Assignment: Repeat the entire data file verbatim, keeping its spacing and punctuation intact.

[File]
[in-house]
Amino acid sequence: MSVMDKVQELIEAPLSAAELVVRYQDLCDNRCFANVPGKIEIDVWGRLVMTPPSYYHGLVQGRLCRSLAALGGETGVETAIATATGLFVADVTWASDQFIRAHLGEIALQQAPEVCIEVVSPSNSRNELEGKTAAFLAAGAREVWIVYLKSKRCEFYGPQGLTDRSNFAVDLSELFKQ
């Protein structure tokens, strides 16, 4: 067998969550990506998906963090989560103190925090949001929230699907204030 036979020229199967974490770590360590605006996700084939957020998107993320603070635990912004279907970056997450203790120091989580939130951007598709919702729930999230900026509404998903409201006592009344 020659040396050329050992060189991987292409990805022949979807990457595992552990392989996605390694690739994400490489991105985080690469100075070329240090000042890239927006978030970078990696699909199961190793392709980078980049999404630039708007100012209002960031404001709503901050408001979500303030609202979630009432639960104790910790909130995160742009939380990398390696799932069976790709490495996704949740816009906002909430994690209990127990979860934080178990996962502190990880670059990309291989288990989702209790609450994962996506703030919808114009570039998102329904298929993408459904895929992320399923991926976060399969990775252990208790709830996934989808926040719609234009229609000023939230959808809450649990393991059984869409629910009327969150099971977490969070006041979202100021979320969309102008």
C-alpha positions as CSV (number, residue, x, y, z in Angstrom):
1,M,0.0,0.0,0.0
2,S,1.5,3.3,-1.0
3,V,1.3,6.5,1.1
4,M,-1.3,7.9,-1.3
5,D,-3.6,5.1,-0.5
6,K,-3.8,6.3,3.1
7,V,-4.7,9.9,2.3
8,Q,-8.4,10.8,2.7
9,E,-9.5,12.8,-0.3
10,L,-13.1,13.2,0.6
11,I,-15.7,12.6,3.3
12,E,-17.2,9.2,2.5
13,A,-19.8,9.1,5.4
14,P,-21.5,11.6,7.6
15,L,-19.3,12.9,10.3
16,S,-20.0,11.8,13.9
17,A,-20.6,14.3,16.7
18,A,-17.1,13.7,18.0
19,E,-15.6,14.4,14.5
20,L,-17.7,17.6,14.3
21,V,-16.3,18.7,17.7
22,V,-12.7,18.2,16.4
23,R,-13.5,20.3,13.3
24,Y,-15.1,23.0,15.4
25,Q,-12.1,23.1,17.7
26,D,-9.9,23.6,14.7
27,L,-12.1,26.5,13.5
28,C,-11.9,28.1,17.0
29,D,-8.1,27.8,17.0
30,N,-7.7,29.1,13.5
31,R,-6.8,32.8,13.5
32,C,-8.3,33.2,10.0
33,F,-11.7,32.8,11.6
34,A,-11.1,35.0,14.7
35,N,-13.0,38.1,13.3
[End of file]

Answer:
[in-house]
Amino acid sequence: MSVMDKVQELIEAPLSAAELVVRYQDLCDNRCFANVPGKIEIDVWGRLVMTPPSYYHGLVQGRLCRSLAALGGETGVETAIATATGLFVADVTWASDQFIRAHLGEIALQQAPEVCIEVVSPSNSRNELEGKTAAFLAAGAREVWIVYLKSKRCEFYGPQGLTDRSNFAVDLSELFKQ
């Protein structure tokens, strides 16, 4: 067998969550990506998906963090989560103190925090949001929230699907204030 036979020229199967974490770590360590605006996700084939957020998107993320603070635990912004279907970056997450203790120091989580939130951007598709919702729930999230900026509404998903409201006592009344 020659040396050329050992060189991987292409990805022949979807990457595992552990392989996605390694690739994400490489991105985080690469100075070329240090000042890239927006978030970078990696699909199961190793392709980078980049999404630039708007100012209002960031404001709503901050408001979500303030609202979630009432639960104790910790909130995160742009939380990398390696799932069976790709490495996704949740816009906002909430994690209990127990979860934080178990996962502190990880670059990309291989288990989702209790609450994962996506703030919808114009570039998102329904298929993408459904895929992320399923991926976060399969990775252990208790709830996934989808926040719609234009229609000023939230959808809450649990393991059984869409629910009327969150099971977490969070006041979202100021979320969309102008």
C-alpha positions as CSV (number, residue, x, y, z in Angstrom):
1,M,0.0,0.0,0.0
2,S,1.5,3.3,-1.0
3,V,1.3,6.5,1.1
4,M,-1.3,7.9,-1.3
5,D,-3.6,5.1,-0.5
6,K,-3.8,6.3,3.1
7,V,-4.7,9.9,2.3
8,Q,-8.4,10.8,2.7
9,E,-9.5,12.8,-0.3
10,L,-13.1,13.2,0.6
11,I,-15.7,12.6,3.3
12,E,-17.2,9.2,2.5
13,A,-19.8,9.1,5.4
14,P,-21.5,11.6,7.6
15,L,-19.3,12.9,10.3
16,S,-20.0,11.8,13.9
17,A,-20.6,14.3,16.7
18,A,-17.1,13.7,18.0
19,E,-15.6,14.4,14.5
20,L,-17.7,17.6,14.3
21,V,-16.3,18.7,17.7
22,V,-12.7,18.2,16.4
23,R,-13.5,20.3,13.3
24,Y,-15.1,23.0,15.4
25,Q,-12.1,23.1,17.7
26,D,-9.9,23.6,14.7
27,L,-12.1,26.5,13.5
28,C,-11.9,28.1,17.0
29,D,-8.1,27.8,17.0
30,N,-7.7,29.1,13.5
31,R,-6.8,32.8,13.5
32,C,-8.3,33.2,10.0
33,F,-11.7,32.8,11.6
34,A,-11.1,35.0,14.7
35,N,-13.0,38.1,13.3